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Published Works

Autographed Books

Falvey Memorial Library holds several copies of T. A. Daly's published books in various collections throughout the library. Many editions are signed by the author himself, most of which were donated by Thomas A. Daly, Jr. 


Inscription on front end leaf of Late Lark Singing:


For Villanova College Library, which I first knew just 66 years ago (September 1880), this little book is affectionately inscribed by its author

TA Daly

May, 1946

Published Works

Canzoni. Philadelphia: Catholic Standard and Times Pub. Co., 1906.


Daly's first publication of collected poems was self-published, printed on the presses of the Catholic Standard and Times newspaper where he worked. Philadelphia-raised artist John Sloan, at the time also employed by the Standard and Times and later renowned as a premier artist of the Ashcan School and The Eight, provided the illustrations. Though Daly's poems in Italian-American and Irish-American dialect had already appeared in print in several newspapers, this was his first publication in book form.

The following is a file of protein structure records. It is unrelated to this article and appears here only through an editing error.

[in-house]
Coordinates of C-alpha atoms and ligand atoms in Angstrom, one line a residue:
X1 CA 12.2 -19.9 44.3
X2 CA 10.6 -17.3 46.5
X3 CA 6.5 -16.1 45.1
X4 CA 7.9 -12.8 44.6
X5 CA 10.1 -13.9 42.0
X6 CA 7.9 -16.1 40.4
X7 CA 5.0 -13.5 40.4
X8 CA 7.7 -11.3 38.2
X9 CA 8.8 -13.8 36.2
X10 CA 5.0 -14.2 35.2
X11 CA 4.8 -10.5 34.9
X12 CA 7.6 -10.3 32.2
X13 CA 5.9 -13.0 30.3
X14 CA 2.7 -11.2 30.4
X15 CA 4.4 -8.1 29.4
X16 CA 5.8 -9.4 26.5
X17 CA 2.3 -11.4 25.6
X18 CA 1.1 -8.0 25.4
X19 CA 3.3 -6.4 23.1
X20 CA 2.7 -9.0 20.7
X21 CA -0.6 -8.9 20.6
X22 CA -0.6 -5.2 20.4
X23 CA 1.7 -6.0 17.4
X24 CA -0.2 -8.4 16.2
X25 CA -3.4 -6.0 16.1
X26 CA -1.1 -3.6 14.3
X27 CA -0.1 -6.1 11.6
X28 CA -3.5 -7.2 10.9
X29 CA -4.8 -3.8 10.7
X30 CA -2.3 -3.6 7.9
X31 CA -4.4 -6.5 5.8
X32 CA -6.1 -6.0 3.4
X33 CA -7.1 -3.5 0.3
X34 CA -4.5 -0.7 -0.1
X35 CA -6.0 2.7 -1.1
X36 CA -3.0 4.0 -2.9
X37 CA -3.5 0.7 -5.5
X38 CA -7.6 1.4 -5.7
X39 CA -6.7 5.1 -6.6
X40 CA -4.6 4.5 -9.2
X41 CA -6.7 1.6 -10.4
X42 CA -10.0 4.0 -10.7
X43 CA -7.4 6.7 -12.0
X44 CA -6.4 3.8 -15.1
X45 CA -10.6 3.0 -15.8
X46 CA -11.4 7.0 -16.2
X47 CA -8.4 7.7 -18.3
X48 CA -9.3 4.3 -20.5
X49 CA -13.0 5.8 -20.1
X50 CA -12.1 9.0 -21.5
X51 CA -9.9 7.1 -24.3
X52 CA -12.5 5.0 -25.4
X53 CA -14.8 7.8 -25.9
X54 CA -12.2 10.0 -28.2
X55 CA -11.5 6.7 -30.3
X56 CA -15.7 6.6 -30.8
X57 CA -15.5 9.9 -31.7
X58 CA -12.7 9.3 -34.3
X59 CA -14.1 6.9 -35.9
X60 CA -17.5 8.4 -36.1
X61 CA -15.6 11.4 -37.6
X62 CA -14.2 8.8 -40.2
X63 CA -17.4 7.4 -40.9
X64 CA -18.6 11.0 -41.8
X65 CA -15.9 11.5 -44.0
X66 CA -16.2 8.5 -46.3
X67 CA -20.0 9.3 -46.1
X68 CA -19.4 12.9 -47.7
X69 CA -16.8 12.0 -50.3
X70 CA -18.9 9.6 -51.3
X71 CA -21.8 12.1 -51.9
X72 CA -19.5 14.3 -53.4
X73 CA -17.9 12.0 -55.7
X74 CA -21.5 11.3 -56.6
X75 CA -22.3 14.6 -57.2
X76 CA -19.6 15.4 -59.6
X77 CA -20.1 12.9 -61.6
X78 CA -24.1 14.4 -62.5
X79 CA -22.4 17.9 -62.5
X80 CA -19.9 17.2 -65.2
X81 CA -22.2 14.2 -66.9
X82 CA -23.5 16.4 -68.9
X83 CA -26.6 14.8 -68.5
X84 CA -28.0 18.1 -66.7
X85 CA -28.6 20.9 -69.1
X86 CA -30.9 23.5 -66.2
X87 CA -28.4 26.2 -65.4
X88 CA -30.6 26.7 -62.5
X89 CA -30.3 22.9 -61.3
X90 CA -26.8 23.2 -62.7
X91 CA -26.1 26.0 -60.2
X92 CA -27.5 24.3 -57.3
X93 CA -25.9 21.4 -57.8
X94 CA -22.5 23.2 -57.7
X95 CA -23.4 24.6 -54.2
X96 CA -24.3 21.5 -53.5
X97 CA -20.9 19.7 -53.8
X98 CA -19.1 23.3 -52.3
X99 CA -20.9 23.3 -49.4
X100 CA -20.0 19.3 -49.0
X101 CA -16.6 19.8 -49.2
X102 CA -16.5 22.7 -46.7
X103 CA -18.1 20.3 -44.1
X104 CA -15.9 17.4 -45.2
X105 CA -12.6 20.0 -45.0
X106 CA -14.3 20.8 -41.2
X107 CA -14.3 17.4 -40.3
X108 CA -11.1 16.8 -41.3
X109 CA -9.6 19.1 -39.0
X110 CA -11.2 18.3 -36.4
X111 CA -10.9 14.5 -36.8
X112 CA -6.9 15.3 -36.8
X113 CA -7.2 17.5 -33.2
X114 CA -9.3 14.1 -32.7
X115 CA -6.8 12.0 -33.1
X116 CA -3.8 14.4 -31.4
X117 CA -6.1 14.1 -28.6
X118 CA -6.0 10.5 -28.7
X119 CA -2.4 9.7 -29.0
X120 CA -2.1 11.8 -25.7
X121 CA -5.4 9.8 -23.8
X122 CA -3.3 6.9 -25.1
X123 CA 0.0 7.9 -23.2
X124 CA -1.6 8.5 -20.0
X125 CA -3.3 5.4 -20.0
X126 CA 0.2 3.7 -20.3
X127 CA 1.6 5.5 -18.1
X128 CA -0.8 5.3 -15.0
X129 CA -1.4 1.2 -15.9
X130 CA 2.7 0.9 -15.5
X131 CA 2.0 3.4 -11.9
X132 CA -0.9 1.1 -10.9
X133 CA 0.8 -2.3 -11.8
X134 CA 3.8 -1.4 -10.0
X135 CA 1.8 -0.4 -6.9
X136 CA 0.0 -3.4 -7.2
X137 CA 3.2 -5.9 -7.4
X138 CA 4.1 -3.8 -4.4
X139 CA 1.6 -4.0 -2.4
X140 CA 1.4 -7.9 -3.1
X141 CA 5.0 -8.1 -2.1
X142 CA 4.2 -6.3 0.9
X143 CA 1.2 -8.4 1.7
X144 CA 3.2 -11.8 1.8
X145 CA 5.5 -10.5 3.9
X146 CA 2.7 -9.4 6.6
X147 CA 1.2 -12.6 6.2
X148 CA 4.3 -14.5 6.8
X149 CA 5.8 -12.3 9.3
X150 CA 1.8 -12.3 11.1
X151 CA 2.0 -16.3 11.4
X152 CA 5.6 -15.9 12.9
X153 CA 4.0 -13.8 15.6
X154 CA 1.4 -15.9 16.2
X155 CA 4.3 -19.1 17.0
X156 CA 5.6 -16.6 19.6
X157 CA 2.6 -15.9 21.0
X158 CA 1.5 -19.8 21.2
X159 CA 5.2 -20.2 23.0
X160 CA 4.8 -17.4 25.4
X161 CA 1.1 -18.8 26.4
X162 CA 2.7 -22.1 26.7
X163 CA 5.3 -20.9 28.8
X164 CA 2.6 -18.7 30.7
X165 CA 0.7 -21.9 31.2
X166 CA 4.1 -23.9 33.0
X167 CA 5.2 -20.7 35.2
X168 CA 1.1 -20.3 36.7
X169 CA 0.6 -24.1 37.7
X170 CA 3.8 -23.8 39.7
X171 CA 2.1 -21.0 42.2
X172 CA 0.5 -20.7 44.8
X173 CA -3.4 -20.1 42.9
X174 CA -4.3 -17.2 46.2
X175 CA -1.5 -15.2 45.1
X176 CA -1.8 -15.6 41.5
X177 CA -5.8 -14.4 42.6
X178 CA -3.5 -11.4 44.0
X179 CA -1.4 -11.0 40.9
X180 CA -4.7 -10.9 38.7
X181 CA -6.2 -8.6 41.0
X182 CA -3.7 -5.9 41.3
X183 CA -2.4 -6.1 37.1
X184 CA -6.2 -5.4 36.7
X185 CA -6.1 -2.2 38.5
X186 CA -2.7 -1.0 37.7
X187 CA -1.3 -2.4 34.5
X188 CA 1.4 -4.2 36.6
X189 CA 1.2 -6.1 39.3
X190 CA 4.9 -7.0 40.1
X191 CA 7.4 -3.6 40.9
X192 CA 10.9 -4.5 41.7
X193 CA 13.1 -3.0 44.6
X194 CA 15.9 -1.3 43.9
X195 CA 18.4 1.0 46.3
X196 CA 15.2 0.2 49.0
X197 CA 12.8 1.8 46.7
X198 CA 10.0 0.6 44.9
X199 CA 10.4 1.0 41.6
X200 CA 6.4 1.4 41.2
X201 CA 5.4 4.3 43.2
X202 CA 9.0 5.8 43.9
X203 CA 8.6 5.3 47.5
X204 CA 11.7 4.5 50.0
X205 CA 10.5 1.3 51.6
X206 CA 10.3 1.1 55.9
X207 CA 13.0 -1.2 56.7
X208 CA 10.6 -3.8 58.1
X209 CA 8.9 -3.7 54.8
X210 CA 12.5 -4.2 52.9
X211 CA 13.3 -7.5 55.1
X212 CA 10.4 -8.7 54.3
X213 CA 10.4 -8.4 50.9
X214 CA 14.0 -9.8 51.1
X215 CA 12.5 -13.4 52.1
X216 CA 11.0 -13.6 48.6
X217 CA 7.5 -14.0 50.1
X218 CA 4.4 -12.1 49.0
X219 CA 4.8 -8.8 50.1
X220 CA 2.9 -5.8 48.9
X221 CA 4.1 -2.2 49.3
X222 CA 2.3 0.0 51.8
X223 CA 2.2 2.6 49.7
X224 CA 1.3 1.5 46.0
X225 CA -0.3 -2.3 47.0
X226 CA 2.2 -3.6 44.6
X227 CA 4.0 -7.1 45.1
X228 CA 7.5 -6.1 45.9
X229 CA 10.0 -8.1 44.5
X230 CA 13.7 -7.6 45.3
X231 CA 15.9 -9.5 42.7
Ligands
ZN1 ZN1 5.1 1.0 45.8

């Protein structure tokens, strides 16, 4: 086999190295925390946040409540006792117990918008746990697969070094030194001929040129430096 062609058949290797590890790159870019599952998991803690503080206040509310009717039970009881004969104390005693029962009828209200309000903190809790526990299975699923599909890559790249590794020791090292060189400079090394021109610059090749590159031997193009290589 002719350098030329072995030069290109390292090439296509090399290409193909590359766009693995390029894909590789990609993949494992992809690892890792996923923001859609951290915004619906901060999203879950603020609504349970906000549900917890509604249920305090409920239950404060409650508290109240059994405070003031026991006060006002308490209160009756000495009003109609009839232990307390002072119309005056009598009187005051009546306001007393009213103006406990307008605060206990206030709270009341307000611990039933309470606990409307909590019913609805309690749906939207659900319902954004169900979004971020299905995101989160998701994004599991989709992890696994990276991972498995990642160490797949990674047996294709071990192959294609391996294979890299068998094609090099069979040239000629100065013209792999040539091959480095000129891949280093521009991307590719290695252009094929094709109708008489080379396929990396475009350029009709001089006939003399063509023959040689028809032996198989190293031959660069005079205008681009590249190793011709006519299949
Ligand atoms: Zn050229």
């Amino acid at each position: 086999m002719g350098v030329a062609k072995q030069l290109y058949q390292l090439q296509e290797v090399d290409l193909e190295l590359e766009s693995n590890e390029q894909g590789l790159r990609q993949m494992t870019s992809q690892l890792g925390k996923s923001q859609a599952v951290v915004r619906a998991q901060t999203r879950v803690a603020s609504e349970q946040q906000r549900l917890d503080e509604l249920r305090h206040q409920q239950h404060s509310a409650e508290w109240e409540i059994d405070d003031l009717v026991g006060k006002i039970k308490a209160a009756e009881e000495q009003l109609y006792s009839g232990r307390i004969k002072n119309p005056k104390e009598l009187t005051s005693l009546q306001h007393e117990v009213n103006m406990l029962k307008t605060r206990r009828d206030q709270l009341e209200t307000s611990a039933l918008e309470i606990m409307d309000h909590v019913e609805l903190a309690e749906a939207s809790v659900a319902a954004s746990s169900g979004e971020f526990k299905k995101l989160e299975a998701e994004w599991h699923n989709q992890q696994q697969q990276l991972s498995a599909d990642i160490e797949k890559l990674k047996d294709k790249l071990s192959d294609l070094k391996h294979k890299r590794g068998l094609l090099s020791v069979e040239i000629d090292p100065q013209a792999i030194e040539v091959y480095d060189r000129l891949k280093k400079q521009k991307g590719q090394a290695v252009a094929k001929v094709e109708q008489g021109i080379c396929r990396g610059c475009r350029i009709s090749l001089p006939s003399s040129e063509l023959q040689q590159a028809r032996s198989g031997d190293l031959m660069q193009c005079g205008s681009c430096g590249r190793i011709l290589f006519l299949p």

Read Canzoni in the Digital Library.

Carmina. New York: John Lane Co., 1909.


Daly's second publication largely followed the form of the first. Dedicated to "Herself" (his wife, Mrs. Ann "Nannie" Daly"), it included poems originally printed in the Catholic Standard and Times and several other newspapers. It also reprinted, with slight revisions, ten of the titles previously included in Canzoni. This time the poems are organized under the headings: Italice, Hibernice, Anglice, Songs of the Months, and a single poem under L'envoi.


Read Carmina in the Digital Library.

Madrigali. Philadelphia: D. McKay, 1912.

Madrigali, Daly's third collection of published poems once again illustrated by John Sloan, was dedicated to Brenda, the Daly's sixth child born in 1907.